WROTH, Sir Thomas (1584-1672), of Petherton Park, nr. Bridgwater, Som.
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Family and Education
bap. 5 May 1584, 1st s. of Thomas Wroth, counsellor at law, of the Inner Temple and Blunden Hall, Boxley, Kent by Joanna, da. and coh, of Thomas Bulmer of London; bro. of Sir Peter Wroth. educ. Gloucester Hall, Oxf. 1600; I. Temple 1606. m. Margaret (d. 14 Oct. 1635), da. of Richard Rich of Leighs, Essex, s.p. suc. fa. 1610; kntd, 11 Nov. 1613.1
Member, New England Co. 1620, Bermuda Co. 1620, Virginia Co. 1621, Eastland Co.; j.p. Som. 1624-5, 1636-40, 1652-July 1660; recorder, Bridgwater by 1636-62; sheriff, Som. 1639-40, dep. lt. 1639-42, commr. for maintenance of forces 1643, assessment 1643-8, 1650, 1652, 1657, Jan. 1660, levying of money 1643, execution of ordinances 1644, appeals, Oxf. Univ. 1647, militia, Som. 1648, 1650, 1659, Mar. 1660; elder, Taunton classis 1648; commr. for scandalous ministers, Som. 1654, government, Bermudas 1653, sewers, Som. Aug. 1660.2
Commr. for exclusion from sacrament 1646, scandalous offences 1648, high court of justice 1649, removing obstructions 1649-51.
Wroth was descended from Richard de Plaiz who took the name of Wroth on inheriting extensive property in Somerset and Middlesex in 1250. His ancestors regularly represented the latter county from 1332. Wroth came from a strongly Puritan branch of the family. His father, a younger son of the Marian exile Sir Thomas Wroth, made a fortune at the law and purchased an estate in Kent, and Wroth himself bought Petherton from a ruined cousin in 1614. The property lay two miles from Bridgwater, of which he became recorder before the Civil War. A prominent adherent of the parliamentary cause, he was returned for the borough as a recruiter and seconded the vote of no further addresses to the King in 1648 in an outrageously republican speech. But he attended only one of the sessions of the high court of justice, and did not sign the death-warrant. Though an intolerant Presbyterian, he took his seat in the Rump, and voted for the offer of the crown to Cromwell in 1656.3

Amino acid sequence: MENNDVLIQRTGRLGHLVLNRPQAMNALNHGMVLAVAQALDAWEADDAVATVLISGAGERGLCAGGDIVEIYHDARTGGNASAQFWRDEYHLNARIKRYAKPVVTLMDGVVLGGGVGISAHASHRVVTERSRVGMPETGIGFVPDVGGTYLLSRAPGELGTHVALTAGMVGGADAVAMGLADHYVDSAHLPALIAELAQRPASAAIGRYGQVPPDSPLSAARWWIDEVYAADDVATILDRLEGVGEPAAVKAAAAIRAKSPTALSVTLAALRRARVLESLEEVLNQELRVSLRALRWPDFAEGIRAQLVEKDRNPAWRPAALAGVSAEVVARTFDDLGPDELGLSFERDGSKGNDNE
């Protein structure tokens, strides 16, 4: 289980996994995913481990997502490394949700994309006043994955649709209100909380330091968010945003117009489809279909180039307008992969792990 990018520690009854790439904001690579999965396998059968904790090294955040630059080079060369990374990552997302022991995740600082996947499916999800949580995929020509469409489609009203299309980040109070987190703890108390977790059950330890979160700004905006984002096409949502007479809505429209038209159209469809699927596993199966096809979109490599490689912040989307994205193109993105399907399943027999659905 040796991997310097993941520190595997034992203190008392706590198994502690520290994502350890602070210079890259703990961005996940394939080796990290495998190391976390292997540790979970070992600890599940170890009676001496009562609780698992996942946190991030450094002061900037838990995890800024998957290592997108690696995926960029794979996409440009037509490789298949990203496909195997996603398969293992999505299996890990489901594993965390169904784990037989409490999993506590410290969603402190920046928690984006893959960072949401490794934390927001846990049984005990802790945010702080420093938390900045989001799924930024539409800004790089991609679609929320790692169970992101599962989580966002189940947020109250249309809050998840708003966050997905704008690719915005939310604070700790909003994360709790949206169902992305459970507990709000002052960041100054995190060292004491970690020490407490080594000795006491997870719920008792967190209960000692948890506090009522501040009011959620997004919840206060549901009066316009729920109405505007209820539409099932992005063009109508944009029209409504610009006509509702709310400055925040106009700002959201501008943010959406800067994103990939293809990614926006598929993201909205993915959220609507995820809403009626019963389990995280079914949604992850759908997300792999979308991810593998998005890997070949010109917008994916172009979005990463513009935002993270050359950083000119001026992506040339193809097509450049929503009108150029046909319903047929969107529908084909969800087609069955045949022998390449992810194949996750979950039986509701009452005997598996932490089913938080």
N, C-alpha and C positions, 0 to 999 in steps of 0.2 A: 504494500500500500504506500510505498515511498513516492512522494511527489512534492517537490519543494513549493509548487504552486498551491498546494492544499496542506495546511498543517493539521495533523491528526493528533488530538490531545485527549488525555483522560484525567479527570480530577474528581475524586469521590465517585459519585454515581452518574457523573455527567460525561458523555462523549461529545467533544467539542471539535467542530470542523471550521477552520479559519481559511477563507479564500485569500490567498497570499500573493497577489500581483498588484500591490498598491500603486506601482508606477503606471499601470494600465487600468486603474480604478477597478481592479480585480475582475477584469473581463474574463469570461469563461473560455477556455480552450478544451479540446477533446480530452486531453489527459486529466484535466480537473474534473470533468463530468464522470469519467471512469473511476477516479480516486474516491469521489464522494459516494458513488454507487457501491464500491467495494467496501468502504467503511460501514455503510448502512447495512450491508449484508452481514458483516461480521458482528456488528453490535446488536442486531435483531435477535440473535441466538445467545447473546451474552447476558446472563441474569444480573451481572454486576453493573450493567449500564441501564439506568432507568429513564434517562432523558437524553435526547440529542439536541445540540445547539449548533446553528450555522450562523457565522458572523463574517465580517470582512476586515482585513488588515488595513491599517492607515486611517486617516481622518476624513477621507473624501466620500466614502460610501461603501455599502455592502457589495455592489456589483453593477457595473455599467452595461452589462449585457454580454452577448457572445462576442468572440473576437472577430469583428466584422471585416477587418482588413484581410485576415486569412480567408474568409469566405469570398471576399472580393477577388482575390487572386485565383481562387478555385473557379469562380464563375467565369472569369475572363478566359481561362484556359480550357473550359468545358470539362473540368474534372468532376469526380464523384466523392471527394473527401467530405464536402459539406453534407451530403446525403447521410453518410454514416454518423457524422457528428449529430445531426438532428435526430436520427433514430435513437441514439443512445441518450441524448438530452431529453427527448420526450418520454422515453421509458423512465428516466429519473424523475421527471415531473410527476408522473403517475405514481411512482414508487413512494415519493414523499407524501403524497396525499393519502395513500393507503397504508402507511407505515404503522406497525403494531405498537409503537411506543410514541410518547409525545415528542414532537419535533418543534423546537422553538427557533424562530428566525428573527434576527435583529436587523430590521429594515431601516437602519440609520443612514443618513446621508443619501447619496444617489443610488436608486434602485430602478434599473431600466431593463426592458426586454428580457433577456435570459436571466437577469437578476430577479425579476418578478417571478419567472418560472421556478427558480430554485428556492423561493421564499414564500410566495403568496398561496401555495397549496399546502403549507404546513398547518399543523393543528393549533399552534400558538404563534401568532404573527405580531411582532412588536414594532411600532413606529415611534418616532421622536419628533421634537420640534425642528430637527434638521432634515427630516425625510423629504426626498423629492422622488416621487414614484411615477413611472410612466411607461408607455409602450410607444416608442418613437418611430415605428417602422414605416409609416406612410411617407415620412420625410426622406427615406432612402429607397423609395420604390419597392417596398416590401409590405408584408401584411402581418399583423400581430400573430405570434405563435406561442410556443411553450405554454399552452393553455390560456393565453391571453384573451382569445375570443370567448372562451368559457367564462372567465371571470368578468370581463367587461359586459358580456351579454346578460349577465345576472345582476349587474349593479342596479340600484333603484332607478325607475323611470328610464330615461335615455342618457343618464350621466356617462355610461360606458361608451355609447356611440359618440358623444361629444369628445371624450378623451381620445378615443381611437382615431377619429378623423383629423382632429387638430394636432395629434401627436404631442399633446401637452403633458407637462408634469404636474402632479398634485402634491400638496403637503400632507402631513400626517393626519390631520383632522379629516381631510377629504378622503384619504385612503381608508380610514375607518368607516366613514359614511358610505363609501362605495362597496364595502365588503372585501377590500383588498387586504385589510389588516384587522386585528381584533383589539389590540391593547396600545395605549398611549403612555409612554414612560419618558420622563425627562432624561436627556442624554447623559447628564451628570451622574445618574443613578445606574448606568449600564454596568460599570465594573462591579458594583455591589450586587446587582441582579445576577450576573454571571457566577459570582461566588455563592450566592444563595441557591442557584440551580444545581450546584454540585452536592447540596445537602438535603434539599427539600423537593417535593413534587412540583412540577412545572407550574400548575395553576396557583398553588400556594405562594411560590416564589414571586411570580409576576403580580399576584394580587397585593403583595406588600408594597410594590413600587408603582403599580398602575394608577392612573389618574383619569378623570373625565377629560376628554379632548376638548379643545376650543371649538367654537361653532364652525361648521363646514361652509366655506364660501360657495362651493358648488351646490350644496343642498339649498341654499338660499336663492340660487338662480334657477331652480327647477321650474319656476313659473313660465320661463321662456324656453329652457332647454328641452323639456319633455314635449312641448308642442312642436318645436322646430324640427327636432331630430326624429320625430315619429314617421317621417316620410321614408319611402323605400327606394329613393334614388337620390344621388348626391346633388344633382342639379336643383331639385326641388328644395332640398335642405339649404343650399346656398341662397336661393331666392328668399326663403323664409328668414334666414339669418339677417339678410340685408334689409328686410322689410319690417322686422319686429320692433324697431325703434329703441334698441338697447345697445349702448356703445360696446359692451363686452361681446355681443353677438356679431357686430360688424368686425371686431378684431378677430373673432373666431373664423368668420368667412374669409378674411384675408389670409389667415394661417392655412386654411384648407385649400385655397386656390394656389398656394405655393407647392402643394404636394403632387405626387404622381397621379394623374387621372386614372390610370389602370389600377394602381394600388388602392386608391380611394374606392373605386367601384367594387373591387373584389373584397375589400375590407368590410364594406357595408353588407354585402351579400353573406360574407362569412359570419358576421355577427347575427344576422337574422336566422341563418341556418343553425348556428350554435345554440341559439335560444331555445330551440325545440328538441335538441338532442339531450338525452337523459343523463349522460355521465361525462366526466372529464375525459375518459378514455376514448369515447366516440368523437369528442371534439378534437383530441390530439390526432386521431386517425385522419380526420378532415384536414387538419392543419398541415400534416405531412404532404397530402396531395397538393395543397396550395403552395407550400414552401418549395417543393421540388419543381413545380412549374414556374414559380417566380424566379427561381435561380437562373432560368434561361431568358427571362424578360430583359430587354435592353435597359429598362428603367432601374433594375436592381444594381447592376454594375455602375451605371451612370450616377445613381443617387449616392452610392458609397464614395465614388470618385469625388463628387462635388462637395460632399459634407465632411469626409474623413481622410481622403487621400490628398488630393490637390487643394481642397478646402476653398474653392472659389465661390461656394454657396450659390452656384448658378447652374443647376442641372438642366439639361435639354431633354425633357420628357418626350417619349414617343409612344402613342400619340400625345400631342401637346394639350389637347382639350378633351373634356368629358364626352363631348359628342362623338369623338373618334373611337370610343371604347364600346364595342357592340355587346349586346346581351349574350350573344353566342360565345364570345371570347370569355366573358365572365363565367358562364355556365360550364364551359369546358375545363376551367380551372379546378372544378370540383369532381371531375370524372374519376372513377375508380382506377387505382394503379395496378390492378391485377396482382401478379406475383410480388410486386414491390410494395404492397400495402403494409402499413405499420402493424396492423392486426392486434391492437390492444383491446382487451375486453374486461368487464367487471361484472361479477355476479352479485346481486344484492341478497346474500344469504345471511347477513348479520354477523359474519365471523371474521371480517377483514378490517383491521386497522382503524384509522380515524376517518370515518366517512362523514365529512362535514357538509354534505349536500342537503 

At the general election of 1660 Wroth was returned for Bridgwater for the fifth time, and listed by Lord Wharton as a friend. An inactive Member of the Convention, he made three recorded speeches, and was appointed to seven committees, including that for confirming purchases of forfeited land, a matter in which he was vitally interested. He was quick to sue out a pardon, and apparently the House accepted his explanation of his part in the King’s trial. He was appointed to the committee of inquiry into unauthorized Anglican publications on 30 June. On 11 July he undertook to restore all the lands he had bought during the Interregnum, even if he had paid 18 years’ purchase for them, a gesture which Sir Anthony Ashley Cooper hoped would be generally followed. On 18 Aug. he urged that no Papists should be nominated as commissioners for the poll-tax. In his last speech, on 21 Dec., he opposed compensation for officials of the court of wards, because they had purchased their places.4
Wroth’s political career ended with the dissolution of the Convention. He was removed from the Somerset commission of the peace, and soon afterwards lost his recordership. He lived on in retirement at Petherton Park, perhaps resuming the poetic diversions of his youth, and died there on 11 July 1672. The property passed to a great-nephew, whose son sat for Bridgwater and Somerset as a Tory under Queen Anne.5